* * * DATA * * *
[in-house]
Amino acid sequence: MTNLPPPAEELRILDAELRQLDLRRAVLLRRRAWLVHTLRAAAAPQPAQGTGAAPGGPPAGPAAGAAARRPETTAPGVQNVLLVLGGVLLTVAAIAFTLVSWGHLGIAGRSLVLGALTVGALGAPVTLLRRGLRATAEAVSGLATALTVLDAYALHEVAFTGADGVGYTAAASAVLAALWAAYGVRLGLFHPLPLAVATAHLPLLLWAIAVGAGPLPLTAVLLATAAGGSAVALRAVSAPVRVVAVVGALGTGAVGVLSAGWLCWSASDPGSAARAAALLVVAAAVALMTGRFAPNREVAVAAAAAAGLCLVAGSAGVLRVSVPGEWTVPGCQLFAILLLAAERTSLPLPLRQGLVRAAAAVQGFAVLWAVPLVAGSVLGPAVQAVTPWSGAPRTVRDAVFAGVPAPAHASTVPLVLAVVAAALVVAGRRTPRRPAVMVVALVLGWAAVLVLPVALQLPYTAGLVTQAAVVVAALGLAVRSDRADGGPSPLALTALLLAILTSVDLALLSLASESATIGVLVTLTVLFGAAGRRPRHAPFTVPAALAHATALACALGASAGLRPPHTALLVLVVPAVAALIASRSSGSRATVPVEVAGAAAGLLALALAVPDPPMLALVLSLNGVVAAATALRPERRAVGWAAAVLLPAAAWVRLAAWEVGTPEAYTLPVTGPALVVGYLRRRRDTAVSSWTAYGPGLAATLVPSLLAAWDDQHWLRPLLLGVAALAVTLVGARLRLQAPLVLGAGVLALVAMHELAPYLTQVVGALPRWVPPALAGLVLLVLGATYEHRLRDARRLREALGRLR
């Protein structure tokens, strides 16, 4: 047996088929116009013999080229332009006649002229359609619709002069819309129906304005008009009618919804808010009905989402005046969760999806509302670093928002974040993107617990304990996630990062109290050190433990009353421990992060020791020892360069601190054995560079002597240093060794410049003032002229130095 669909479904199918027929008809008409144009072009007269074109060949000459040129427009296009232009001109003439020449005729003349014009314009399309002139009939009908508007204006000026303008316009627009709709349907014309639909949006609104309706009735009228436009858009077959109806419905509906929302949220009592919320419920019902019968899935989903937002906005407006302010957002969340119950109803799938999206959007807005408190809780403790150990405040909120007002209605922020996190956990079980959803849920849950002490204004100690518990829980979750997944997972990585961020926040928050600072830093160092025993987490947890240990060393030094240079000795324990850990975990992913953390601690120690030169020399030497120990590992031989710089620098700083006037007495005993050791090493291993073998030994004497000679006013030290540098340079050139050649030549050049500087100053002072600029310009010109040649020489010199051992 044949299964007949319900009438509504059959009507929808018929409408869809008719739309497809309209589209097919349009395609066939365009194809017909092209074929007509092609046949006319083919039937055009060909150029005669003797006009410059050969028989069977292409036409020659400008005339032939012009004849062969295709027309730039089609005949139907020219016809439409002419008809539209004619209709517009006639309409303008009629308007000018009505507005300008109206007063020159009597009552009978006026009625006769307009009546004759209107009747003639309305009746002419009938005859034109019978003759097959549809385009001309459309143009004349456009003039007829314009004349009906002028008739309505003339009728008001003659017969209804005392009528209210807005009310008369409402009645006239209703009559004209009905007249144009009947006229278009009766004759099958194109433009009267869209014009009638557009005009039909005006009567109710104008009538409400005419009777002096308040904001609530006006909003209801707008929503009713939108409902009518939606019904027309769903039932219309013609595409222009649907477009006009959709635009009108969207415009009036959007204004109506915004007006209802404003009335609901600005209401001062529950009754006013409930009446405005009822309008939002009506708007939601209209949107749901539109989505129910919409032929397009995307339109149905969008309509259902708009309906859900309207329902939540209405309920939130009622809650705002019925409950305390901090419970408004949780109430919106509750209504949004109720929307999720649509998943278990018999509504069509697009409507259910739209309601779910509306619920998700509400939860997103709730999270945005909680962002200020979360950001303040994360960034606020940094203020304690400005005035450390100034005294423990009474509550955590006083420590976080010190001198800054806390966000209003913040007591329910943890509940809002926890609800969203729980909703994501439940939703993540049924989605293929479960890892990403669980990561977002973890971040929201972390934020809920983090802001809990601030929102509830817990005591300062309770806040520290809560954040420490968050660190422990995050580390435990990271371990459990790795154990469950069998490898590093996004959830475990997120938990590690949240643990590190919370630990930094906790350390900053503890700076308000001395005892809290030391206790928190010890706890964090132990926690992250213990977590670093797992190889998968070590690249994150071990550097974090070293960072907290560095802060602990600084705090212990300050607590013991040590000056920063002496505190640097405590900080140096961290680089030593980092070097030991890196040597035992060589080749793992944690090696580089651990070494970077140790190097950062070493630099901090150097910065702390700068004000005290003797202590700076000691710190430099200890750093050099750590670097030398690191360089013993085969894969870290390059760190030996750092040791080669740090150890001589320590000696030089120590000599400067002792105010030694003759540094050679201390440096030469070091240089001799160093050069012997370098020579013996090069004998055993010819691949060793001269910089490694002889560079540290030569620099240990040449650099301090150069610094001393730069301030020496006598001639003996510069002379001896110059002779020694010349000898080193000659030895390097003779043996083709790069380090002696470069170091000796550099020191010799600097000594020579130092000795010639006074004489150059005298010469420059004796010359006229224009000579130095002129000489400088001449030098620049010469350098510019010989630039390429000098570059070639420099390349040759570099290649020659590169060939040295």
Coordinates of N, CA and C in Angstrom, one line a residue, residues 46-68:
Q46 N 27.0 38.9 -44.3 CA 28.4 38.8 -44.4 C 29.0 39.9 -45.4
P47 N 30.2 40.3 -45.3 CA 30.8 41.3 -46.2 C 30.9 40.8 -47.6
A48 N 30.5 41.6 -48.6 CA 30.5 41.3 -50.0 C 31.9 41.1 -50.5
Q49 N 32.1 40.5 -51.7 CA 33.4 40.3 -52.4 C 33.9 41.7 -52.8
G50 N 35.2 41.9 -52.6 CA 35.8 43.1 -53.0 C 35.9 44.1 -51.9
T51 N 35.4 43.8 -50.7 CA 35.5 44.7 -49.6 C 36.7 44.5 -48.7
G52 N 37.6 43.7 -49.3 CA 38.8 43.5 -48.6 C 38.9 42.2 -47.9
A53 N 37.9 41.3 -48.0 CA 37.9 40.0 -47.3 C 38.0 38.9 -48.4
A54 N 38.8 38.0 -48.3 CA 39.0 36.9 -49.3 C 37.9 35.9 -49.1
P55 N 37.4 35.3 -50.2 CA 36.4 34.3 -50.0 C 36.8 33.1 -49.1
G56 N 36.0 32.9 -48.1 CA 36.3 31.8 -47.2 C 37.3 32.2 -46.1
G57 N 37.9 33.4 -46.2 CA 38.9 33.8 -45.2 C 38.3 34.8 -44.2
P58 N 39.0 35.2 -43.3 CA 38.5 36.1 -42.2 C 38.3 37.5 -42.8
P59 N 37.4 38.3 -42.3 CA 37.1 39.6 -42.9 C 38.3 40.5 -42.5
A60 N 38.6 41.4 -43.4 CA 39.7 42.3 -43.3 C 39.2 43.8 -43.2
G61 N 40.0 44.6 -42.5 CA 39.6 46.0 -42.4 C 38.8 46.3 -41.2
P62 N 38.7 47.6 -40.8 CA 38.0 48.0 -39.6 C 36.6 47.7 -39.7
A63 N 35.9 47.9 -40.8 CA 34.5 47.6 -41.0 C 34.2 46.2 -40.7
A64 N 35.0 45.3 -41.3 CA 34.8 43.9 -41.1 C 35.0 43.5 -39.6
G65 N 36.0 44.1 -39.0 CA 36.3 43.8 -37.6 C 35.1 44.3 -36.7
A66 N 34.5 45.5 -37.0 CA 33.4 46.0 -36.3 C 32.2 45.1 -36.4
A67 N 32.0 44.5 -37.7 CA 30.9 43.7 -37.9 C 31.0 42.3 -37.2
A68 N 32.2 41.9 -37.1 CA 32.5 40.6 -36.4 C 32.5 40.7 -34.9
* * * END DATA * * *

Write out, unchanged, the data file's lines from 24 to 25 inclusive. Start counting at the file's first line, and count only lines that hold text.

G65 N 36.0 44.1 -39.0 CA 36.3 43.8 -37.6 C 35.1 44.3 -36.7
A66 N 34.5 45.5 -37.0 CA 33.4 46.0 -36.3 C 32.2 45.1 -36.4